Dan Luo, professor of biological and environmental engineering and a member of the Kavli Institute at Cornell for Nanoscale Science, said that they propose that in early geological history clay hydrogel provided a confinement function for biomolecules and biochemical reactions.
In simulated ancient seawater, clay forms a hydrogel - a mass of microscopic spaces capable of soaking up liquids like a sponge.
Over billions of years, chemicals confined in those spaces could have carried out the complex reactions that formed proteins, DNA and eventually all the machinery that makes a living cell work.
Clay hydrogels could have confined and protected those chemical processes until the membrane that surrounds living cells developed.
To further test the idea, the Luo group has demonstrated protein synthesis in a clay hydrogel. The researchers previously used synthetic hydrogels as a "cell-free" medium for protein production.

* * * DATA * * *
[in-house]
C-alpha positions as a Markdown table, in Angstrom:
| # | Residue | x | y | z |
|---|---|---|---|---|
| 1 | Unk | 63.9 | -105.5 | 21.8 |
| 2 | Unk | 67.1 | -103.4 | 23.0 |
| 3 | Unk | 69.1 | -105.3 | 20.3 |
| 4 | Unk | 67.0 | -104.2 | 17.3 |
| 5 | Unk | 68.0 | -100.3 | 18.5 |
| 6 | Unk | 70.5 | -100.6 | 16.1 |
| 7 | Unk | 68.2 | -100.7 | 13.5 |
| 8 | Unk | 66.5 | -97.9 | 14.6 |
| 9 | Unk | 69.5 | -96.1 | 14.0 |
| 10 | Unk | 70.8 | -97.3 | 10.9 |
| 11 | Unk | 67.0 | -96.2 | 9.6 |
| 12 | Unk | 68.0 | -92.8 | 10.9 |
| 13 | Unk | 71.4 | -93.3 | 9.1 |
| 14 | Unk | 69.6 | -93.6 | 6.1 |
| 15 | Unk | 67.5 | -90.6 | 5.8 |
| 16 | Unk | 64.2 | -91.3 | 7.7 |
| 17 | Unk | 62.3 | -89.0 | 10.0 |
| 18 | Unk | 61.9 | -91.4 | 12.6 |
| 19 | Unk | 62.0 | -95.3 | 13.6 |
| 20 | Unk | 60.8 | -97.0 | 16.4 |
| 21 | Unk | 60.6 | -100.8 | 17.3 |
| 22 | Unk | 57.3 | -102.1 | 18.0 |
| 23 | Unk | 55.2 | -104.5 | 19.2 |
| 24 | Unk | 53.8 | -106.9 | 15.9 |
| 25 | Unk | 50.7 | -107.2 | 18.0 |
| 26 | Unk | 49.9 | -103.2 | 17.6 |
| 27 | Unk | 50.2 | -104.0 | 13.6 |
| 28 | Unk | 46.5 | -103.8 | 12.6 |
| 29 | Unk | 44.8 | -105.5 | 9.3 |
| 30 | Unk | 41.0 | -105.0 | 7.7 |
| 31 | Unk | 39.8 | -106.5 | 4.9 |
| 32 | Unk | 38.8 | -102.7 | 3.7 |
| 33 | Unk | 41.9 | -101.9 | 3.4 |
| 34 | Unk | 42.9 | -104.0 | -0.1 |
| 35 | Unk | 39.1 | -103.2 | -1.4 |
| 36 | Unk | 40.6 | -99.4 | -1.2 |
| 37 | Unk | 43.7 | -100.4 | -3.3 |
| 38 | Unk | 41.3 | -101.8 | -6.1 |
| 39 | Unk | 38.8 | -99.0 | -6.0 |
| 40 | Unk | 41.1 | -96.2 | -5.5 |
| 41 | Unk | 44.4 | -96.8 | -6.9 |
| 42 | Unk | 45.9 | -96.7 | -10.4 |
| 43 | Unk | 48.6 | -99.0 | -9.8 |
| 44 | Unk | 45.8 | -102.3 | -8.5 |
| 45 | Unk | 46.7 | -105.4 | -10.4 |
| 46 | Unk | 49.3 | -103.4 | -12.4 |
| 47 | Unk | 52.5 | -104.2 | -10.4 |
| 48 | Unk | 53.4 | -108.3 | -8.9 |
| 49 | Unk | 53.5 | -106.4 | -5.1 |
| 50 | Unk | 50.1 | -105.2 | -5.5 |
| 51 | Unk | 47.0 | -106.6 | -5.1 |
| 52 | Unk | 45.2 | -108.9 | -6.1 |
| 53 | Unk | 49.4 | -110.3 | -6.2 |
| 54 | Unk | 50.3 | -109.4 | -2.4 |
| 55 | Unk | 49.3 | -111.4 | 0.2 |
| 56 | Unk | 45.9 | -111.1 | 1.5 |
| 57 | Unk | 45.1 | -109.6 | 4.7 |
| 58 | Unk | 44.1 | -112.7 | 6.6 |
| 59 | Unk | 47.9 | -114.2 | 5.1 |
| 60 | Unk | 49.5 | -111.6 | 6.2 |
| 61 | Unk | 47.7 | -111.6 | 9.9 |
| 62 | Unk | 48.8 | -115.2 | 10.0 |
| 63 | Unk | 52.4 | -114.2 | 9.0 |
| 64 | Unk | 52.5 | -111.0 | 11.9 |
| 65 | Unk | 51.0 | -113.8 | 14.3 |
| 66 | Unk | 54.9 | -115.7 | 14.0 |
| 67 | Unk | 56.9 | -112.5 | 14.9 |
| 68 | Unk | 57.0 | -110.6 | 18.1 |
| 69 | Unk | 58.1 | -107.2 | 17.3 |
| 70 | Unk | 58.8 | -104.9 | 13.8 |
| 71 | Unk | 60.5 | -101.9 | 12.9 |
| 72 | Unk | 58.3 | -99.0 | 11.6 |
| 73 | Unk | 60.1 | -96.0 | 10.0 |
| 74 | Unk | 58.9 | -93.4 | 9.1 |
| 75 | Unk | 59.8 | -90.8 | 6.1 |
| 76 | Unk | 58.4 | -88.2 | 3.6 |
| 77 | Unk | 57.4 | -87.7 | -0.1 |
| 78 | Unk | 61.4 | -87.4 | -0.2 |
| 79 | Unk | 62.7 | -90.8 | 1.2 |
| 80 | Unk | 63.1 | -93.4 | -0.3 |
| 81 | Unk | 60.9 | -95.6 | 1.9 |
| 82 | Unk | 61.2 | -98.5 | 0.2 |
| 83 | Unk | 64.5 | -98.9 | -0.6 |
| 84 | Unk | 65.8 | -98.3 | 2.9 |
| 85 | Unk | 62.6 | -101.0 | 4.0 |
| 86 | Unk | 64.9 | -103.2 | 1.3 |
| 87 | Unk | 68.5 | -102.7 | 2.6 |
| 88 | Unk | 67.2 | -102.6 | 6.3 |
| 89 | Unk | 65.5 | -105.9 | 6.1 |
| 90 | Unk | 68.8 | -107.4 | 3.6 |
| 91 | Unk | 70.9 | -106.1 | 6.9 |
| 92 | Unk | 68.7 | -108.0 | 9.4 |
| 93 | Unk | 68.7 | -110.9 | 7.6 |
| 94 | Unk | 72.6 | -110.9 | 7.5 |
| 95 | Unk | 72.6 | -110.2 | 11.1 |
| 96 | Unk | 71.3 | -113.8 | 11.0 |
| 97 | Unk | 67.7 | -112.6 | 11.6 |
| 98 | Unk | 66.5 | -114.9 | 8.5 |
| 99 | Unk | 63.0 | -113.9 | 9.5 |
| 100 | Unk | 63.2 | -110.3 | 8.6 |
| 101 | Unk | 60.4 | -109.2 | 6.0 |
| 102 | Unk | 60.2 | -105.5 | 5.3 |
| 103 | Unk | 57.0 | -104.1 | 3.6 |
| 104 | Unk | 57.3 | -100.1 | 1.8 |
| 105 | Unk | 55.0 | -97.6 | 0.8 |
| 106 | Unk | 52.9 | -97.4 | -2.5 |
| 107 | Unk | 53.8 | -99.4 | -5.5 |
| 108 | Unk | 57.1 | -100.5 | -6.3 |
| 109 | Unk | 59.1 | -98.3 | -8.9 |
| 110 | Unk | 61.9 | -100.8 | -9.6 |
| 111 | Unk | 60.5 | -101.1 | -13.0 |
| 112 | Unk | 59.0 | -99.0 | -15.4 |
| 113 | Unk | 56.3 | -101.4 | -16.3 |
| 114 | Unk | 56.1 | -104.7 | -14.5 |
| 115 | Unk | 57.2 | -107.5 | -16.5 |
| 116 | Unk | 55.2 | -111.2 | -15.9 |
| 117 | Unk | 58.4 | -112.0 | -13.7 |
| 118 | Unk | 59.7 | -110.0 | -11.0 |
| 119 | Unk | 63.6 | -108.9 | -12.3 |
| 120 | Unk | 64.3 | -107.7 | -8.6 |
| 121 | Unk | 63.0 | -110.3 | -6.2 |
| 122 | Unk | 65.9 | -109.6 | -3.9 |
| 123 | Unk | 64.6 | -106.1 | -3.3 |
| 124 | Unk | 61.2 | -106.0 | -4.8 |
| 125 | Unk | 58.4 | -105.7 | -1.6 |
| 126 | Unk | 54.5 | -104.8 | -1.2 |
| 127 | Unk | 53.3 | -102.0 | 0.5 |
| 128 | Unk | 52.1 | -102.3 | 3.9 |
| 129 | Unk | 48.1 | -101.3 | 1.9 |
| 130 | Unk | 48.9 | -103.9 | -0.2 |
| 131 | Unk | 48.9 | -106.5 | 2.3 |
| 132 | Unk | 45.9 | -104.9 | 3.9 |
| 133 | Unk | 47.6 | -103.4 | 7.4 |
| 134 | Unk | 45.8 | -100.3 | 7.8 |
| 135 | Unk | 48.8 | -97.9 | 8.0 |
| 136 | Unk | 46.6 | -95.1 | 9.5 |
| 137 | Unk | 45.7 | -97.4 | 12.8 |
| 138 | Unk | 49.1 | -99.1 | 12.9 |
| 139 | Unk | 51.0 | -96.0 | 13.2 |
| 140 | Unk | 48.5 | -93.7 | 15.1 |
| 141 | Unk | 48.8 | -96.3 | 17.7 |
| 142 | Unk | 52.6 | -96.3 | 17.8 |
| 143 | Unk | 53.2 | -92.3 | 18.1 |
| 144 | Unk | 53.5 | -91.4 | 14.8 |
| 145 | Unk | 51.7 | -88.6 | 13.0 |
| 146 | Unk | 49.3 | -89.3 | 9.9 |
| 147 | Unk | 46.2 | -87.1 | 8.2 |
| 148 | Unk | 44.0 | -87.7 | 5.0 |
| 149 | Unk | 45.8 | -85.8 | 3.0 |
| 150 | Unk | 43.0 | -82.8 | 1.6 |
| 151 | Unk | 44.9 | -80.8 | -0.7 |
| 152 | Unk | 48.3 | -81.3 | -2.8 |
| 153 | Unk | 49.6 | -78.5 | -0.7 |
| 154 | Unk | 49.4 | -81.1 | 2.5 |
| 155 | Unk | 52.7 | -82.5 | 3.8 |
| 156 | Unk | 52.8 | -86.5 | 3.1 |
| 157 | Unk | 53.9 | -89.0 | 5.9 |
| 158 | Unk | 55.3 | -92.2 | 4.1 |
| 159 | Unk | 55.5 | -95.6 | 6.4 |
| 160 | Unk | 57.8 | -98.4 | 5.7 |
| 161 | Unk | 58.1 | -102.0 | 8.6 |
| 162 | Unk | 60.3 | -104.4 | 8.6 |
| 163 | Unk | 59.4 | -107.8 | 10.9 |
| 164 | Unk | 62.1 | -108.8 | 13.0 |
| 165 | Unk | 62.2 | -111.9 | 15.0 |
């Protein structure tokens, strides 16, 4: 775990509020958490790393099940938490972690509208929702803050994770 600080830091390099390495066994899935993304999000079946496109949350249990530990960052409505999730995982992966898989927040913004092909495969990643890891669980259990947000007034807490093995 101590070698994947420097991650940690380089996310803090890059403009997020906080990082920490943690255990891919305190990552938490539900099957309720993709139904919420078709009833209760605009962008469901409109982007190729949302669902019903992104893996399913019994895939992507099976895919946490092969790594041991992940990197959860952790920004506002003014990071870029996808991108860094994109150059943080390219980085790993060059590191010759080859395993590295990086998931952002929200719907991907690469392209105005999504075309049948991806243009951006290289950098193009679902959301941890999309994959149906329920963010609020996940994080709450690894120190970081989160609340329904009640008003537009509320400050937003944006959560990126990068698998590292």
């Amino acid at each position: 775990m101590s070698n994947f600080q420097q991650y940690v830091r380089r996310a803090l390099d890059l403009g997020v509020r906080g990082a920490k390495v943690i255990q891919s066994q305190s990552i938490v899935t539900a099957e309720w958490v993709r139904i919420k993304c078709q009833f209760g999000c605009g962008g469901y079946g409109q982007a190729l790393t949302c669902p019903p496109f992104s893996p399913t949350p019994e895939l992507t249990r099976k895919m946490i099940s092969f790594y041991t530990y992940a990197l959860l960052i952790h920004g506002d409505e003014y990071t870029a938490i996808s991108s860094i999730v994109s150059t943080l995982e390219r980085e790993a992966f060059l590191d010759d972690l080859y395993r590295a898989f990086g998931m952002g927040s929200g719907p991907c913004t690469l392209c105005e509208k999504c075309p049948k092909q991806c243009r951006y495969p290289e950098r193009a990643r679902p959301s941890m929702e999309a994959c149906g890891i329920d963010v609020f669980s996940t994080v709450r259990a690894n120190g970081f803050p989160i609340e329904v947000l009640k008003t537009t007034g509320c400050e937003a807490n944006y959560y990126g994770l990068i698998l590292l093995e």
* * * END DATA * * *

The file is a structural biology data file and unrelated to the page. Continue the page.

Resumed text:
Fill the spongy material with DNA, amino acids, the right enzymes and a few bits of cellular machinery and you can make the proteins for which the DNA encodes, just as you might in a vat of cells.
To make the process useful for producing large quantities of proteins, as in drug manufacturing, you need a lot of hydrogel, so the researchers set out to find a cheaper way to make it.
Postdoctoral researcher Dayong Yang noticed that clay formed a hydrogel.
But then it occurred to the researchers that what they had discovered might answer a long-standing question about how biomolecules evolved.
The study has been published online in journal Scientific Reports.
--ANI (Posted on 06-11-2013)